Most people know literally nothing about how the military dispenses justice. In fact, most members currently on active duty have no damn clue about the military’s so-called due process. It’s only when they get into trouble, do they begin to educate themselves. By that time it’s too late.
Let’s do a little review, before talking about the Navy’s “vessel exception” in the Uniform Code of Military Justice (UCMJ).
There are FIVE discharges U.S. military members can receive. Going from good to bad, the discharges are…
- GENERAL UNDER HONORABLE CONDITIONS,
- OTHER THAN HONORABLE (OTH) (formerly known as an “Undesirable Discharge”),
- BAD CONDUCT DISCHARGE (AKA: The Big Chicken Dinner),
- And, the coup de grâce, the DISHONORABLE DISCHARGE.
The first three above discharges are done administratively, the last two are punitive and can only be handed down from a court martial. A summary court martial usually metes out the Bad Conduct Discharges for enlisted personnel, while a general court martial hands out a Dishonorable Discharge (DD) for both officer and enlisted. The DD is considered second only to death in severity.
When the military is confronted with “Mr. Clean,” someone who has violated no law, but they still want to rid themselves of the individual, they simply convene a board of officers, award an OTH, then escort him and his family to the gate. (REF: Army Major Andrew Higgins at the 25 Infantry Division in Hawaii).
The administrative OTH discharge is routinely reserved for those pesky whistleblowers who might tend to expose criminal misconduct by a flag-ranking officer. The entire system is rigged to protect the system. The military has a cute little phrase for it called, maintaining good order and discipline.
In the late 1940’s after WWII, Congress realized there was a problem in the military. A violation that would get you a sentence of peeling potatoes in the Army, that same violation would net you a long prison sentence from the Navy. The military (especially the Navy) is very big on punishing the shit out of people, except those at the rank of O-6 or above.
In 1950, Congress enacted their infamous Uniform Code of Military Justice (UCMJ). The problem was, the code was anything but uniform. When it became law, the Navy carved themselves out a little exception where due process could be denied. Due process, the Navy doesn’t need any stinking due process.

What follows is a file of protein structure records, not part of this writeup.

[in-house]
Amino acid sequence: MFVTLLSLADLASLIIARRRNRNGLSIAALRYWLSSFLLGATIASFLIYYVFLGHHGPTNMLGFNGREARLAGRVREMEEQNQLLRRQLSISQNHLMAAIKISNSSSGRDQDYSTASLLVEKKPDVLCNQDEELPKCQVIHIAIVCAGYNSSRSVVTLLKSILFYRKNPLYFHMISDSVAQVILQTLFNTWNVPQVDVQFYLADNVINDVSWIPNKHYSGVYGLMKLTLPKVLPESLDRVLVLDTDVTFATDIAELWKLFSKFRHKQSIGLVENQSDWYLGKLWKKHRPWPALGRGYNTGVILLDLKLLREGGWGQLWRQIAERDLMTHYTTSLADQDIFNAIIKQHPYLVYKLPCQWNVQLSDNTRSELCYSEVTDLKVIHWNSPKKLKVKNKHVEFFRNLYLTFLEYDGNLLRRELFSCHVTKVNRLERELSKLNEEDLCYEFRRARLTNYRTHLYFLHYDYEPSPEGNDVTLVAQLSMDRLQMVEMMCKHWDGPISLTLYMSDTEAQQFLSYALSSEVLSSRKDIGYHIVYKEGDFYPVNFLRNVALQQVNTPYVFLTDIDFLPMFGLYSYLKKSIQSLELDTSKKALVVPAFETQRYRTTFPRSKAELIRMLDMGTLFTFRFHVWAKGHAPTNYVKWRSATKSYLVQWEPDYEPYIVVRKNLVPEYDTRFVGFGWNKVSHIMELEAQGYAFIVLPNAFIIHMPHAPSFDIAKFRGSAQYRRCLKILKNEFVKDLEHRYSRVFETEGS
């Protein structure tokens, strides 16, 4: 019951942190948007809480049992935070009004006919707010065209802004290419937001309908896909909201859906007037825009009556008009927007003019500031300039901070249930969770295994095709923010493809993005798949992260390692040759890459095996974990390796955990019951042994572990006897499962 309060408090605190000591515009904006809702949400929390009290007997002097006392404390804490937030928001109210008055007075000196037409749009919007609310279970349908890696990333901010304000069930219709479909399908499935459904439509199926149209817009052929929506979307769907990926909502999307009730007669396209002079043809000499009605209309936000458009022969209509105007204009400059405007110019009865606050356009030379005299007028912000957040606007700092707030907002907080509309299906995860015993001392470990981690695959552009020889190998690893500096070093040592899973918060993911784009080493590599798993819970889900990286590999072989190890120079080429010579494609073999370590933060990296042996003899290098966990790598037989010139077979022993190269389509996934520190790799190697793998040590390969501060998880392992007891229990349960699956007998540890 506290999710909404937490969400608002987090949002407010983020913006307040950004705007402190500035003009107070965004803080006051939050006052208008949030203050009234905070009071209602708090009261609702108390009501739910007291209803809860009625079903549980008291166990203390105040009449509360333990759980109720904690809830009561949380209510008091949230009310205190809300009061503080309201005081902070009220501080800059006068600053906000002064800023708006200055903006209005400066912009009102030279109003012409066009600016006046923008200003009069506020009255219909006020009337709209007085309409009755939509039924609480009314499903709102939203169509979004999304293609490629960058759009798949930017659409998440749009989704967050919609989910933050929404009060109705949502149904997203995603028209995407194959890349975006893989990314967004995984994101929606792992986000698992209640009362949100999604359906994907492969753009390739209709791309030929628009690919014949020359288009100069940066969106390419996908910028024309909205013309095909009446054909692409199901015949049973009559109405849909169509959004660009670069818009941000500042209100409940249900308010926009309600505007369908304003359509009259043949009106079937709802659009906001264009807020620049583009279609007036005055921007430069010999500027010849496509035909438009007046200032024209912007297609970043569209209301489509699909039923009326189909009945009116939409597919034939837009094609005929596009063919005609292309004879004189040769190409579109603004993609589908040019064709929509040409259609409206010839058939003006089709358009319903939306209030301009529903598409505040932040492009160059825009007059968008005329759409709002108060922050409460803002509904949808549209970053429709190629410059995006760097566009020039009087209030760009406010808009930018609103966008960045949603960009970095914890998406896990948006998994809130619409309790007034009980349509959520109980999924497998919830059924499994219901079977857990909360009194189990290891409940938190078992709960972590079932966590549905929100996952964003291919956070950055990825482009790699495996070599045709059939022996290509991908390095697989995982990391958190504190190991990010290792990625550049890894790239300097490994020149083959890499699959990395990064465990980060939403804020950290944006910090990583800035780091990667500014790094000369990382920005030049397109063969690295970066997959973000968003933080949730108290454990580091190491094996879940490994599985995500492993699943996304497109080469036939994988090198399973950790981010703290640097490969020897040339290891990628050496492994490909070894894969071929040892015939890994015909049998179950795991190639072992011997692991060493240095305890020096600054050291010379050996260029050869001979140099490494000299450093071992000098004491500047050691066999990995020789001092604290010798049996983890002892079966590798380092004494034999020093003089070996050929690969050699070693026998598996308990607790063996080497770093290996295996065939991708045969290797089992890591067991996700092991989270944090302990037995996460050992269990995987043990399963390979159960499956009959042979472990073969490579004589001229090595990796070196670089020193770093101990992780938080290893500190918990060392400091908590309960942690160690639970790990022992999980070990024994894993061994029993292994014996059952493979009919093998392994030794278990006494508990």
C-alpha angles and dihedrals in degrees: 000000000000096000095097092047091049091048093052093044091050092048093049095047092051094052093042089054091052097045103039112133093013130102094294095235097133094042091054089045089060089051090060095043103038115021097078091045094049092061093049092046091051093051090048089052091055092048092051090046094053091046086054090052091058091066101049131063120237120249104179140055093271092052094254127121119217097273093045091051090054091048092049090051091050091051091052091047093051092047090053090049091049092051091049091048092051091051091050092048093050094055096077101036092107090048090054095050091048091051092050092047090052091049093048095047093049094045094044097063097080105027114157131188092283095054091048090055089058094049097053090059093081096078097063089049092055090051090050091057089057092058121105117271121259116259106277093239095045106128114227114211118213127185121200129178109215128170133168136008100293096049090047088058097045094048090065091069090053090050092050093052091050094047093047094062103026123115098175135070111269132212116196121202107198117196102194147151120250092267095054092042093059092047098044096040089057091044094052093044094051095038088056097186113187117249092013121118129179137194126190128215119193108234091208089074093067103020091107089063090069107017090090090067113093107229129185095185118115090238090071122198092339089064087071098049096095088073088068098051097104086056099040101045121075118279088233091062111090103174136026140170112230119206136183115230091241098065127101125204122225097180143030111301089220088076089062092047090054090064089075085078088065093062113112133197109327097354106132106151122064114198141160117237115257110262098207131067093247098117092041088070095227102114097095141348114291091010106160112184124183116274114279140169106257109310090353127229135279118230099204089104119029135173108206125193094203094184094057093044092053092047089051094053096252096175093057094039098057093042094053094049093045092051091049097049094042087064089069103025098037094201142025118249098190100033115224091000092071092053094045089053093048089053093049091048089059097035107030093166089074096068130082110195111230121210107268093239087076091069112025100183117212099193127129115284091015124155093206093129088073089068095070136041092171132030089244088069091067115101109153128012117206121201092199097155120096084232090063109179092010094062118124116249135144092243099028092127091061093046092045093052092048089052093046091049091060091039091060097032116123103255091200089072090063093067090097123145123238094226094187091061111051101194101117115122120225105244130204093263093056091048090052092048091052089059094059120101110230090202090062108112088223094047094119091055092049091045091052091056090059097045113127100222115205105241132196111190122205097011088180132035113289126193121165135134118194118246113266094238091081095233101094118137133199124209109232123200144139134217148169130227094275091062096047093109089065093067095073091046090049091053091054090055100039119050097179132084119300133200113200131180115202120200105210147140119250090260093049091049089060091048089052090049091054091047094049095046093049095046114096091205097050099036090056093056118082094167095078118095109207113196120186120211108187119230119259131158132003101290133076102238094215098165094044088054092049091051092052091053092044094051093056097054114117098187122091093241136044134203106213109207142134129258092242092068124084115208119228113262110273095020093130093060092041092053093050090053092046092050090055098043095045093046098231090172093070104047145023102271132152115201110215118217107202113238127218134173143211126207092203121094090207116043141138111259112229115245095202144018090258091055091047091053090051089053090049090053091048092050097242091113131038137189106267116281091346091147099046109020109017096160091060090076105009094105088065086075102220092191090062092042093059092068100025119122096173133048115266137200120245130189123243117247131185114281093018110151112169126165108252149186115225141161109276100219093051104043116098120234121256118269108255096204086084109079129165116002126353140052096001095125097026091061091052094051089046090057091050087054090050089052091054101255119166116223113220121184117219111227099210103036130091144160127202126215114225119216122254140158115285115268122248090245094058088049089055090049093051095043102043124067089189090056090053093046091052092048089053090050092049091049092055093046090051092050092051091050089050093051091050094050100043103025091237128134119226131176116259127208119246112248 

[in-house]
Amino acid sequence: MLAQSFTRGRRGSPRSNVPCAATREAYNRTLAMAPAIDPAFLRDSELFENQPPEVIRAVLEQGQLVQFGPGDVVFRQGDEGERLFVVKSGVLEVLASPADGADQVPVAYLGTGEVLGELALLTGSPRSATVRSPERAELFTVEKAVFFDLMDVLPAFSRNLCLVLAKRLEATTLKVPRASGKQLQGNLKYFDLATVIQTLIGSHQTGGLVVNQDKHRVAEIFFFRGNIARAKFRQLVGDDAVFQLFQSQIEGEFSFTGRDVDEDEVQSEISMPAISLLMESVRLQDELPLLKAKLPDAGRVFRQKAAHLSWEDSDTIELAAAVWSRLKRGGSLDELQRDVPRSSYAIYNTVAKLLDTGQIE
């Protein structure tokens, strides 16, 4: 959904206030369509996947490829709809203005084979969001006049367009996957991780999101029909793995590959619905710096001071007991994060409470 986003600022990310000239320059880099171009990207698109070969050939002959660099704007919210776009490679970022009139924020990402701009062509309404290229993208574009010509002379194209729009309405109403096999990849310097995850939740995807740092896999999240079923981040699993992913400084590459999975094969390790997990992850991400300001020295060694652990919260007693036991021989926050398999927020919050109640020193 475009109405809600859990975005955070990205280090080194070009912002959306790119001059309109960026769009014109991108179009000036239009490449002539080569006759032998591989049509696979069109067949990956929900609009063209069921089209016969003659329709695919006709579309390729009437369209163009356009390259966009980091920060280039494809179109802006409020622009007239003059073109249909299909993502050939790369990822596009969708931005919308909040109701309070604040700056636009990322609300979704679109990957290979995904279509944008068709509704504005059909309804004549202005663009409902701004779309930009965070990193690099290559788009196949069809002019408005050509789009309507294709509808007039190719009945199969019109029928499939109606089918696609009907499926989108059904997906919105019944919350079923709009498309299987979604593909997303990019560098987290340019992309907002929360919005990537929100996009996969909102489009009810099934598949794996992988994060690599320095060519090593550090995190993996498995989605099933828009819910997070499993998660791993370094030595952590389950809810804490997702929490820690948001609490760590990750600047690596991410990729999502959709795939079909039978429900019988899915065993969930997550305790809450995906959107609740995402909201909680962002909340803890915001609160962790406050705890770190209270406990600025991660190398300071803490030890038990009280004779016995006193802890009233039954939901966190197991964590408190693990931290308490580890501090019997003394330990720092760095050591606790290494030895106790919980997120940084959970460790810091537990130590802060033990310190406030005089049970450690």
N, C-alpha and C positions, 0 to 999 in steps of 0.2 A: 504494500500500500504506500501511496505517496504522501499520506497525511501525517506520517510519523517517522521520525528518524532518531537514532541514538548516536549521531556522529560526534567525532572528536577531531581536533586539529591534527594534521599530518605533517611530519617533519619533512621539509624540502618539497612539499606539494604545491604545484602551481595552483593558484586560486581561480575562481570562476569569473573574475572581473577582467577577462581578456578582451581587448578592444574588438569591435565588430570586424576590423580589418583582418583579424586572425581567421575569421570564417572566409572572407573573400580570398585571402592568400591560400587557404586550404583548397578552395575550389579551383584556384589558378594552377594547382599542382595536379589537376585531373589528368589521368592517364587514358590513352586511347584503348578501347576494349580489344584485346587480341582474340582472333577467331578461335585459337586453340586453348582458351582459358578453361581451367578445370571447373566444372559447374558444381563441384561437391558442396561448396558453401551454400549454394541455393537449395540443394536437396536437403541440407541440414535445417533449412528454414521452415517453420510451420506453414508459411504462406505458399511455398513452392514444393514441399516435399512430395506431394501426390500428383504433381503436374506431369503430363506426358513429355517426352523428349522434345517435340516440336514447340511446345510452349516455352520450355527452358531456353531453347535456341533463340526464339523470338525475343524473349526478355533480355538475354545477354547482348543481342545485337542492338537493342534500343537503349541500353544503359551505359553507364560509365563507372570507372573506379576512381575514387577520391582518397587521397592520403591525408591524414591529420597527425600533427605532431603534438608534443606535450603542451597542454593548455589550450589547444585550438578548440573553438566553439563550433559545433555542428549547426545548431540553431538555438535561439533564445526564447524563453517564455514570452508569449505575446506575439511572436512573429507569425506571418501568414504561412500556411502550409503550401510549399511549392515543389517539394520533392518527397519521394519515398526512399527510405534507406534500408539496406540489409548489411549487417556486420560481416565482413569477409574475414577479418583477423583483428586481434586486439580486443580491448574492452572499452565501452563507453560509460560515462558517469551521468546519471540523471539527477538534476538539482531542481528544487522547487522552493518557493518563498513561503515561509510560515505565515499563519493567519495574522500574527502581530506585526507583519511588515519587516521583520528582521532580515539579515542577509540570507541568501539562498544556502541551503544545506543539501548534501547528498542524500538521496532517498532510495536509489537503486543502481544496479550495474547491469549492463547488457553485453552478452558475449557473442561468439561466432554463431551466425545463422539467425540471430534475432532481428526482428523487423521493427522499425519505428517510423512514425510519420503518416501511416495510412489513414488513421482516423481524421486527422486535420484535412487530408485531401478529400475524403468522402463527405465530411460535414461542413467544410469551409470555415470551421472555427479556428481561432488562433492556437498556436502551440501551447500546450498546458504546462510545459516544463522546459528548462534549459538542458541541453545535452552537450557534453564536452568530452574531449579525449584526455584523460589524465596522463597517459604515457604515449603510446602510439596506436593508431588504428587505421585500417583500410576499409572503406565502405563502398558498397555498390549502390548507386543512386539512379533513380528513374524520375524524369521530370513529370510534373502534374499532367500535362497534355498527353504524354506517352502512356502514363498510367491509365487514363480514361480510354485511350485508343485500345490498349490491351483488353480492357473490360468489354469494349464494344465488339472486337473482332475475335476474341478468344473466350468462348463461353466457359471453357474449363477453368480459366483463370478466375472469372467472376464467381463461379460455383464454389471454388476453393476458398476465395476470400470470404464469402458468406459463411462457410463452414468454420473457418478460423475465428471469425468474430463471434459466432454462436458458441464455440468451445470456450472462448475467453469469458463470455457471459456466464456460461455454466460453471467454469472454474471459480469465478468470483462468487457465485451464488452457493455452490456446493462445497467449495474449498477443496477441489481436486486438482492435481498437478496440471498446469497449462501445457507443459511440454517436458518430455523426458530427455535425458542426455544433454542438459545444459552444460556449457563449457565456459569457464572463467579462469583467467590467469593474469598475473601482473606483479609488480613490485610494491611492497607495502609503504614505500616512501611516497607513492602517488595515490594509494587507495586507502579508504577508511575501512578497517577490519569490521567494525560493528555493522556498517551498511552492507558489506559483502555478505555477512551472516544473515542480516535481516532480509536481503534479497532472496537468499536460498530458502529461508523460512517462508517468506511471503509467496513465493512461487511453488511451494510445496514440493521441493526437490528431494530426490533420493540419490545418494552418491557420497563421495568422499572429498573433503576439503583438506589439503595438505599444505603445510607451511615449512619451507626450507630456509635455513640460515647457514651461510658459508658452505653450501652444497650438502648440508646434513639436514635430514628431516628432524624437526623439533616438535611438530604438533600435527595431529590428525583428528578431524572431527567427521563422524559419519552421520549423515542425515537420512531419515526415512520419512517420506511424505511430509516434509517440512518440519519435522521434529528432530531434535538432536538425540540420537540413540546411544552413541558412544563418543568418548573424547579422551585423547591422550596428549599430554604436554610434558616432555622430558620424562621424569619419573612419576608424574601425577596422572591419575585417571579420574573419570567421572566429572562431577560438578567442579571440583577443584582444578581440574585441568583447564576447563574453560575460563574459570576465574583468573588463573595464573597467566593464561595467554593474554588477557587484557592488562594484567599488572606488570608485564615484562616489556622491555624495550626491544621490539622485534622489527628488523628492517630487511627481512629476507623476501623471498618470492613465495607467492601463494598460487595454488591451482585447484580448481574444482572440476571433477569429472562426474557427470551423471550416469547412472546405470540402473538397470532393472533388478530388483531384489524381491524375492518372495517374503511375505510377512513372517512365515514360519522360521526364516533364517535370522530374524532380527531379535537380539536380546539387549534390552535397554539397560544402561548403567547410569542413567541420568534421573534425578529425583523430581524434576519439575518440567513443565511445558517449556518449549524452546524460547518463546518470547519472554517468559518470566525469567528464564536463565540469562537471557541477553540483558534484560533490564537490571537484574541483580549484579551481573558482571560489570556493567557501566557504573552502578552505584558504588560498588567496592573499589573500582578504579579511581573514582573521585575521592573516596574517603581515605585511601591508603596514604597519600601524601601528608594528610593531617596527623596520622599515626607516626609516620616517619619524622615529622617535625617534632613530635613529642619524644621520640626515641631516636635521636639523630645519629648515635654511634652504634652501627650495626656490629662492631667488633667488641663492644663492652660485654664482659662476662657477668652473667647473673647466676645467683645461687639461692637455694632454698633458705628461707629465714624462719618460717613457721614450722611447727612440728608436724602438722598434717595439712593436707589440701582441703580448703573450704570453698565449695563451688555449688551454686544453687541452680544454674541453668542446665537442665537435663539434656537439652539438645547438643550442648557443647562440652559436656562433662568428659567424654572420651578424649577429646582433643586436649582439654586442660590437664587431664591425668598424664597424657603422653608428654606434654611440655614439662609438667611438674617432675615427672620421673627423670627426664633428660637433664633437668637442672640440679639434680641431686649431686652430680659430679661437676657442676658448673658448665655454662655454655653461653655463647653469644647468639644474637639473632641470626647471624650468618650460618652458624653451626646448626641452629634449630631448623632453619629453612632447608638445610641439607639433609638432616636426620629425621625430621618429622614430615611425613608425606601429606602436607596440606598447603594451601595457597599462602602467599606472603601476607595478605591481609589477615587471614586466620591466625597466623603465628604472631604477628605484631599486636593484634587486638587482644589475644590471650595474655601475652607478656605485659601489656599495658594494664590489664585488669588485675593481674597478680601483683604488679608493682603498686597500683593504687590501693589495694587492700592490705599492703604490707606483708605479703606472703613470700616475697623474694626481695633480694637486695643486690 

When the UCMJ was amended in 1962, military members in all other branches except the Navy, were given the due process right of turning down non-judicial punishment, requesting a trial by court martial instead. It’s always a bad move to do that because the court martial system is terribly flawed as well, which would result in someone going to prison for many years.
This special little exception for the Navy was called the, “Vessel Exception” and was only designed to apply to military member aboard ship. But, as the Navy sometimes does, they manipulated the intent of the law to fit their own evil purposes. If you were on shore duty, but coming up to transfer to a sea command within the next two years, the sly bastards in the Navy JAG corps would weave their little web waiting for you to transfer to your new sea command.
Once you arrived at your new sea command, you would immediately be arrested and thrown in the brig. And, and because some of your due process rights are thrown overboard when you are assigned to ship, the Navy can toss your who career in the toilet …. and hell, you could very well be innocent of the charges, but no one cares.
NAVY’S VESSEL EXCEPTION
Only a few days ago, the Military Times had a good article on the Navy’s Vessel Exception, and we encourage our readers to give it a quick read. The ARTICLE is by Mr. David Johnson, a graduate of Regent Law School, former JAG officer, paratrooper and combat veteran. He’s credited with saving the careers of many military members the military was attempting to railroad right into prison.
He said the reality is that most commanding officers have made up their mind about someone’s guilt or innocence before even convening an Article 15 hearing, AKA: Captain’s Mast. He fails to mention that most jurors in a court martial have already made up their mind about guilt or innocence because the convening authority is writing their OER’s or Fitness Reports.
The Navy’s Vessel Exception is just another example of how the system is rigged against military members. It’s just another reason not to even consider service to America in the military. We say this with a heavy heart.
One of our own staff members here at MilitaryCorruption.com was denied access to a lawyer three times while he was in the naval reserves and not attached to any ship. The Navy even brazenly admitted in a naval message that he had established an attorney client relationship, but, screw due process, they just made up the rules as they went along.
It’s obvious that David Johnson the author of the Military Times article has some faith the system can work, but he also realized the hard truth that nearly 100% of all sailors and Marines appearing at Captain’s Mast (Art. 15 hearing) will be found guilty.
We at MilitaryCorruption.com know better. The system is rife with corruption and needs to be completely overhauled with checks and balances so that innocent men and women are not sent to prison for 5, 10, 15 years.
And, their needs to be military reform to stop allowing flag-ranking officers from retiring to avoid accountability, which happens on a regular basis. Until there is real military reform, we will be fighting for truth and exposing the corrupt.
We are eagerly awaiting the arrival of Captain Wiseman Gould to help us in this fight for truth and justice, which are unfortunately not the American way.